"The body interested with maintaining international peace and security cannot be 'missing in action'," Mr Ban said.
"The council must at last find the unity to act. It must use its authority for peace," he went on.
"We've always said we want the UN Security Council to live up to its responsibilities on Syria," Mr Cameron said in another message.
"Today they have an opportunity to do that," he said. The draft resolution would condemn the "chemical weapons attack by Assad", he added.
In a briefing to journalists, joint UN-Arab League envoy to Syria Lakhdar Brahimi said: "It does seem clear that some kind of substance was used... that killed a lot of people" on 21 August. But he emphasised that any military action needed Security Council authorisation. 'Further destabilisation'Russia and China have previously vetoed resolutions critical of Syria and may block any text deemed to approve military action. Russian Foreign Minister Sergei Lavrov warned that "attempts at a military solution will lead only to the further destabilisation" in Syria and the region. Mr Lavrov emphasised the need for a political solution in a phone call to Mr Brahimi, the foreign ministry in Moscow said.
Russia, China and Iran have previously warned against launching an attack on the war-ravaged country, where more than 100,000 people are thought to have died in two years of fighting. Iran's Supreme Leader Ayatollah Ali Khamenei warned on Wednesday that US intervention would be a "disaster" for the region. "The region is like a gunpowder store and the future cannot be predicted," Mr Khamenei said, according to Iran's Isna news agency. Stocks have fallen on global markets and oil prices have shot up amid growing concern about an impending attack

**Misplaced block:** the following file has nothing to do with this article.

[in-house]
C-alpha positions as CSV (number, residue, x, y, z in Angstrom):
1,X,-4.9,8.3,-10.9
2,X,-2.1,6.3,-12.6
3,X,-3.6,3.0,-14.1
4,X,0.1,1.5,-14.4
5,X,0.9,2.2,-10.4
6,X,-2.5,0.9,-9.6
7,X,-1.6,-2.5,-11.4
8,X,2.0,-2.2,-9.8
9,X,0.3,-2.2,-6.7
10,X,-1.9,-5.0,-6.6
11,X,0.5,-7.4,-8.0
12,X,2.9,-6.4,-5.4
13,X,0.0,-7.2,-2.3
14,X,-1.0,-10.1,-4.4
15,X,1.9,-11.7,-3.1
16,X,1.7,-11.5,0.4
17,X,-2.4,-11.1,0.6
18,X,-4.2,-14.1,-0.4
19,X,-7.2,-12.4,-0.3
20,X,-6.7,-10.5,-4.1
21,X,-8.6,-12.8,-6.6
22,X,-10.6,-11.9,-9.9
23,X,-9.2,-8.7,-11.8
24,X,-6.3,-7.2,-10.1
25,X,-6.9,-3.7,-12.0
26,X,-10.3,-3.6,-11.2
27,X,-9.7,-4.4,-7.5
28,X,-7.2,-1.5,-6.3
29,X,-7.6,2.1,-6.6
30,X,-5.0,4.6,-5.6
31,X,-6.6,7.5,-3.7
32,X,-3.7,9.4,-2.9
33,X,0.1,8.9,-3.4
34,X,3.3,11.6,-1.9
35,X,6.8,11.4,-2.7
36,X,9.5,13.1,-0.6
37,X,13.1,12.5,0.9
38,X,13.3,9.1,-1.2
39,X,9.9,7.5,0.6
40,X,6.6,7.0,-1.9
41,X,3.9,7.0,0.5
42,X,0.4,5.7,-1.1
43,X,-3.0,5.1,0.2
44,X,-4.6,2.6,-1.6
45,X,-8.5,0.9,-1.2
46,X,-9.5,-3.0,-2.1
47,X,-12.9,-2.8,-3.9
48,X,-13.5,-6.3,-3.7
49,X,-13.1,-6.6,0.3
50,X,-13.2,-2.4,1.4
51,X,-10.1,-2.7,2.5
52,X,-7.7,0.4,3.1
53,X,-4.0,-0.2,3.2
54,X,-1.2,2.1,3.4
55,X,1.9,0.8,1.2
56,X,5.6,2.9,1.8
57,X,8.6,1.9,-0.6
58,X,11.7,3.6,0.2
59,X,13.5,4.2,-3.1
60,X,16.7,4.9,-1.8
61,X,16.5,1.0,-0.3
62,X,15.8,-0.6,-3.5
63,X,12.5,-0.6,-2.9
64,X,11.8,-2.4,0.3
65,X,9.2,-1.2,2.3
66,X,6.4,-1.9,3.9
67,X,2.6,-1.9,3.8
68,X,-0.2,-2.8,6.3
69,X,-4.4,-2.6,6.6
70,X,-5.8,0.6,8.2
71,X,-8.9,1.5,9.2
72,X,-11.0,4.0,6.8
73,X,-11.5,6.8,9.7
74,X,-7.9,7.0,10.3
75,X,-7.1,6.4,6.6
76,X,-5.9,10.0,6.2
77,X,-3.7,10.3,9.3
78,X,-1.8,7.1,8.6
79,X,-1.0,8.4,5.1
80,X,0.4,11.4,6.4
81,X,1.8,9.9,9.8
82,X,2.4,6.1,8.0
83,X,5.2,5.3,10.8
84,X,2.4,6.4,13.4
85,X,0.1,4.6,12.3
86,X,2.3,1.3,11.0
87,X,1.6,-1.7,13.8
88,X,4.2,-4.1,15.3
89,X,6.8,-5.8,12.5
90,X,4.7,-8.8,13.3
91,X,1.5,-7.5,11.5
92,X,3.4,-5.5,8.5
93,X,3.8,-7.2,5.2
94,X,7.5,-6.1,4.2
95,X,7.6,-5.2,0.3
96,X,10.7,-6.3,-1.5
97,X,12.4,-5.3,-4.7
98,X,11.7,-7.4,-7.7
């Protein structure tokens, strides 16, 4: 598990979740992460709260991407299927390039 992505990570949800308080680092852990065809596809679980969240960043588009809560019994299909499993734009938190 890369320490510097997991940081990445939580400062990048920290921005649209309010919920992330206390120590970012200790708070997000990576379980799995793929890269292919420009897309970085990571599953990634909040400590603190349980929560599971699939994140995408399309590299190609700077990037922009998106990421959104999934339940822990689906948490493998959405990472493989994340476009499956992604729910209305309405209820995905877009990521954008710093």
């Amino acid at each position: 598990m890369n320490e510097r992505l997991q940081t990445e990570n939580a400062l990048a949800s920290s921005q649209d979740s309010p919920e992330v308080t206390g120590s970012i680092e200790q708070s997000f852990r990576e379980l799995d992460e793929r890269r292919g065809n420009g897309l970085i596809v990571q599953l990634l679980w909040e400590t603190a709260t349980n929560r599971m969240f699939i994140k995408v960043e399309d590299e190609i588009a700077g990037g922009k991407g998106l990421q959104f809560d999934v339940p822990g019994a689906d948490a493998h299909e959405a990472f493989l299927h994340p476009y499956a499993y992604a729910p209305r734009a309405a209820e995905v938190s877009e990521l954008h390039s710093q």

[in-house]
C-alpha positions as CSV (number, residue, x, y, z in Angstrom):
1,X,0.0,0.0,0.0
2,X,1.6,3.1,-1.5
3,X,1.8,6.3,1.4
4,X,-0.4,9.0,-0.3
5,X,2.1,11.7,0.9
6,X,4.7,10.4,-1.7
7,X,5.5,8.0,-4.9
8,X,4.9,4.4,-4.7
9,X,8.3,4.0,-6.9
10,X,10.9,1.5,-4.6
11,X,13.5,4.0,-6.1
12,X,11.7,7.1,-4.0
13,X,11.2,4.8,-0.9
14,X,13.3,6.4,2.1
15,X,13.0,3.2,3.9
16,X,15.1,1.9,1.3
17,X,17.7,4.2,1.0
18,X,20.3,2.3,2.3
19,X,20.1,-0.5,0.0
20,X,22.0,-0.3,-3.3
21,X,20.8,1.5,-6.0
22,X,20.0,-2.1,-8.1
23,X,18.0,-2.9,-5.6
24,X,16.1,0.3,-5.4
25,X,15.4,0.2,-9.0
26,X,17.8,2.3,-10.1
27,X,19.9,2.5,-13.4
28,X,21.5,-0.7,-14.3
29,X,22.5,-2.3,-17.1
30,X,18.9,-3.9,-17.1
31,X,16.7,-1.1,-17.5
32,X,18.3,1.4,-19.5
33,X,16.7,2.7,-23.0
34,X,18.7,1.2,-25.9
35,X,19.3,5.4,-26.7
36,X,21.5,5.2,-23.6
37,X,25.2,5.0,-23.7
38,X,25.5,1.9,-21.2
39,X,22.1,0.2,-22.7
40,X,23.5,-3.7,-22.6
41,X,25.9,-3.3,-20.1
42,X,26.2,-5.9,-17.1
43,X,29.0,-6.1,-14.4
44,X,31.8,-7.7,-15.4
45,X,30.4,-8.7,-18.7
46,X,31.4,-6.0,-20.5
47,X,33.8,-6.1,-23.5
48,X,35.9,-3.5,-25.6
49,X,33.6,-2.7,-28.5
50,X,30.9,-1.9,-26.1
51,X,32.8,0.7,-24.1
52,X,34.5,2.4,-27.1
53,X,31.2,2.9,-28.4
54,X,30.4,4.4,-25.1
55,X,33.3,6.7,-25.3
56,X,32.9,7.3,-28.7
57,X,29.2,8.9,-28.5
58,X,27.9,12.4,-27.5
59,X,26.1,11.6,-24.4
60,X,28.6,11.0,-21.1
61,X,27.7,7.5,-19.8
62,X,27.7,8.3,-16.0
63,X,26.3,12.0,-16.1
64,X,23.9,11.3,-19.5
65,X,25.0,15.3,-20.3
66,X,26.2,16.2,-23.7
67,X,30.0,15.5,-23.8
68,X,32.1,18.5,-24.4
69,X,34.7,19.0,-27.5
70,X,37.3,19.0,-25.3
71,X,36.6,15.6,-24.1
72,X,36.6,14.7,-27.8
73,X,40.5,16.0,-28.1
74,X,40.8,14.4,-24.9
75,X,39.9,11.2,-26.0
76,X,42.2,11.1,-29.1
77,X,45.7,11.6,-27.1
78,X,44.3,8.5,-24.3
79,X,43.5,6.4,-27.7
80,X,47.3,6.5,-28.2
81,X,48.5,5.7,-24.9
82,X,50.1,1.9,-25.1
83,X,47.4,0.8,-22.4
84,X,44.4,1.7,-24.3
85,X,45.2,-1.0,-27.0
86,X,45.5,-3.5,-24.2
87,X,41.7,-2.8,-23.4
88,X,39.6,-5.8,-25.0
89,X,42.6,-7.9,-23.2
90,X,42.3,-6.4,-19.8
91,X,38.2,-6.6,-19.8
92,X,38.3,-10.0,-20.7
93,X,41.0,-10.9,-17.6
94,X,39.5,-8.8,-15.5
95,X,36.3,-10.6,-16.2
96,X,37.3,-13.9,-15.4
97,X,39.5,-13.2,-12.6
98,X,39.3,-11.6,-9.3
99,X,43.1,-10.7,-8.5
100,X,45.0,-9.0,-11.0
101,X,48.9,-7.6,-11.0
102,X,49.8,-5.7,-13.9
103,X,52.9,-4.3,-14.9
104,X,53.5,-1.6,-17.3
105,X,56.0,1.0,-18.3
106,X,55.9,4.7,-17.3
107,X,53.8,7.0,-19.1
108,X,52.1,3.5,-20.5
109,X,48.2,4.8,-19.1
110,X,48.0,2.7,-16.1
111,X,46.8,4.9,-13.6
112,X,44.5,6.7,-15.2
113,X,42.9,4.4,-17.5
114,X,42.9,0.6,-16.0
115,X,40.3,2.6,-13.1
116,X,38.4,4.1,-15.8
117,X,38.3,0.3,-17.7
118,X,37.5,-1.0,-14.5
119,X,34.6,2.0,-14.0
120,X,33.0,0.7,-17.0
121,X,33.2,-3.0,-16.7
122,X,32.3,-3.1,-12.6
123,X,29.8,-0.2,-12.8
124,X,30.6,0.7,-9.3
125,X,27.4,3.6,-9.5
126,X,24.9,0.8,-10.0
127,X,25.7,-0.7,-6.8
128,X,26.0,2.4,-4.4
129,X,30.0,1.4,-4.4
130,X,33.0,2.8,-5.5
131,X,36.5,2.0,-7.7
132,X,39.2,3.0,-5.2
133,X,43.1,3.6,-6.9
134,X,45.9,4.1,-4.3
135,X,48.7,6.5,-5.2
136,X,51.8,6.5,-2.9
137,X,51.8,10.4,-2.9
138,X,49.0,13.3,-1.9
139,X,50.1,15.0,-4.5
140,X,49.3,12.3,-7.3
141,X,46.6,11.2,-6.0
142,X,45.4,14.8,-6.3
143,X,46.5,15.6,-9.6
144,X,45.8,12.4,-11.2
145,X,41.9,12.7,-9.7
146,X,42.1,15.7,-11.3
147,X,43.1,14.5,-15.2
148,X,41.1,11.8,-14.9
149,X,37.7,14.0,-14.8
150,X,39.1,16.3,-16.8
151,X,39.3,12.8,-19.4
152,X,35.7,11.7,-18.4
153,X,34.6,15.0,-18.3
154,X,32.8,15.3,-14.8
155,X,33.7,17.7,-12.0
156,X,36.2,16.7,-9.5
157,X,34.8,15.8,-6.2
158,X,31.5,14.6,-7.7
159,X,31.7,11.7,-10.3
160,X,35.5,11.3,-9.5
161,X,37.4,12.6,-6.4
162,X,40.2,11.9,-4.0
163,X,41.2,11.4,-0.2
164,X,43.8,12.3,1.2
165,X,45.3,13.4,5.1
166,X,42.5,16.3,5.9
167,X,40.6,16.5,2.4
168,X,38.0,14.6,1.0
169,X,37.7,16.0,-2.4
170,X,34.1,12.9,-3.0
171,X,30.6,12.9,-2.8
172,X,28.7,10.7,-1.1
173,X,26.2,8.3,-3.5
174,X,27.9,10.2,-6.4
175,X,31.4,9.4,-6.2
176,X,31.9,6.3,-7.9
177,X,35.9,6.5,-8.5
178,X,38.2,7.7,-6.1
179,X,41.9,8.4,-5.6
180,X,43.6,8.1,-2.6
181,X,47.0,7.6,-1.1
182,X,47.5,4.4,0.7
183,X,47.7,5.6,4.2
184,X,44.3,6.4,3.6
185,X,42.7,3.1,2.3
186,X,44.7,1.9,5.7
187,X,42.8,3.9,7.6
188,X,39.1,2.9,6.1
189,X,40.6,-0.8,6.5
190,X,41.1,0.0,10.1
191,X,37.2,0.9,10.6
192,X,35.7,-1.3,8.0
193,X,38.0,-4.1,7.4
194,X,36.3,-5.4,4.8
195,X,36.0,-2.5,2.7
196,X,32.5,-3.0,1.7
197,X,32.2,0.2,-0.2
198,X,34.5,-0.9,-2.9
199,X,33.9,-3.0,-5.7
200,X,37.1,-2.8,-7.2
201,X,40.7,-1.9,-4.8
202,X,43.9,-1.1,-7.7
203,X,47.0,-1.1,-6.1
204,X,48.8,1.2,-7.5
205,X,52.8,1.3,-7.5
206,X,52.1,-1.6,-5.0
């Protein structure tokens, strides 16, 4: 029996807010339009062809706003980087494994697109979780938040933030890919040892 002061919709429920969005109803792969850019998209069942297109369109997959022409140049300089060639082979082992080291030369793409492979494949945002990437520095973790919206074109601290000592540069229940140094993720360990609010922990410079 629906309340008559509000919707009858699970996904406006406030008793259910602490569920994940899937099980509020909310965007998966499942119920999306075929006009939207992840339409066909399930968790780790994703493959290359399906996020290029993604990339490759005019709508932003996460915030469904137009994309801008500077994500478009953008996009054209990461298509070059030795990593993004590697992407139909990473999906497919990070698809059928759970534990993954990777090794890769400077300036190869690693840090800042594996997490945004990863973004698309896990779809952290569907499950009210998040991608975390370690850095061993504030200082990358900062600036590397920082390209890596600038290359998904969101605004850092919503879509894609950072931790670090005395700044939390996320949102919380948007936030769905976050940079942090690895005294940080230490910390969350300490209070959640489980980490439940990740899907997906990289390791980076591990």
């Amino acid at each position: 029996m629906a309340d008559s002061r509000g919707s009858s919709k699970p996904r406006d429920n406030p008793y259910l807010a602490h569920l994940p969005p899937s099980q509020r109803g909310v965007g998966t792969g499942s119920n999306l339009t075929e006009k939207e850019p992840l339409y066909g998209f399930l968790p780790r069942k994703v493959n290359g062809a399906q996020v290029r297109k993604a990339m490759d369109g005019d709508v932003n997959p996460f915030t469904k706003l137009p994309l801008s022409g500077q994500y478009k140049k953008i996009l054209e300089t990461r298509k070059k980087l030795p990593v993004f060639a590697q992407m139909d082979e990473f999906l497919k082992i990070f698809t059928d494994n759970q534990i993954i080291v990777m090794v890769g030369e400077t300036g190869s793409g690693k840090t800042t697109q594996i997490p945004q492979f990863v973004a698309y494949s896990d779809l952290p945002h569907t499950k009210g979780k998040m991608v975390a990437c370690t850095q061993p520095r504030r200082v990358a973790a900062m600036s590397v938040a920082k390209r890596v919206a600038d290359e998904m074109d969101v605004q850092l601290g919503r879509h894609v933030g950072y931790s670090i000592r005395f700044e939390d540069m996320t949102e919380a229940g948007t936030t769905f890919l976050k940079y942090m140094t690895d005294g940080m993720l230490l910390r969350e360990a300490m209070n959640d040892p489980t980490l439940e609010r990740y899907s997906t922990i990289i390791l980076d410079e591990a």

Continue reading the main storyModels for possible intervention
- Iraq 1991: US-led global military coalition, anchored in international law; explicit mandate from UN Security Council to evict Iraqi forces from Kuwait
- Balkans 1990s: US arms supplied to anti-Serb resistance in Croatia and Bosnia in defiance of UN-mandated embargo; later US-led air campaign against Serb paramilitaries. In 1999, US jets provided bulk of 38,000 Nato sorties against Serbia to prevent massacres in Kosovo - legally controversial with UN Security Council resolutions linked to "enforcement measures"
- Somalia 1992-93: UN Security Council authorised creation of international force with aim of facilitating humanitarian supplies as Somali state failed. Gradual US military involvement without clear objective culminated in Black Hawk Down disaster in 1993. US troops pulled out
- Libya 2011: France and UK sought UN Security Council authorisation for humanitarian operation in Benghazi in 2011. Russia and China abstained but did not veto resolution. Air offensive continued until fall of Gaddafi
- Syria crisis: Western military options
- Models for possible intervention
- Press apprehension as Syria tension builds
- Syria crisis: Where key countries stand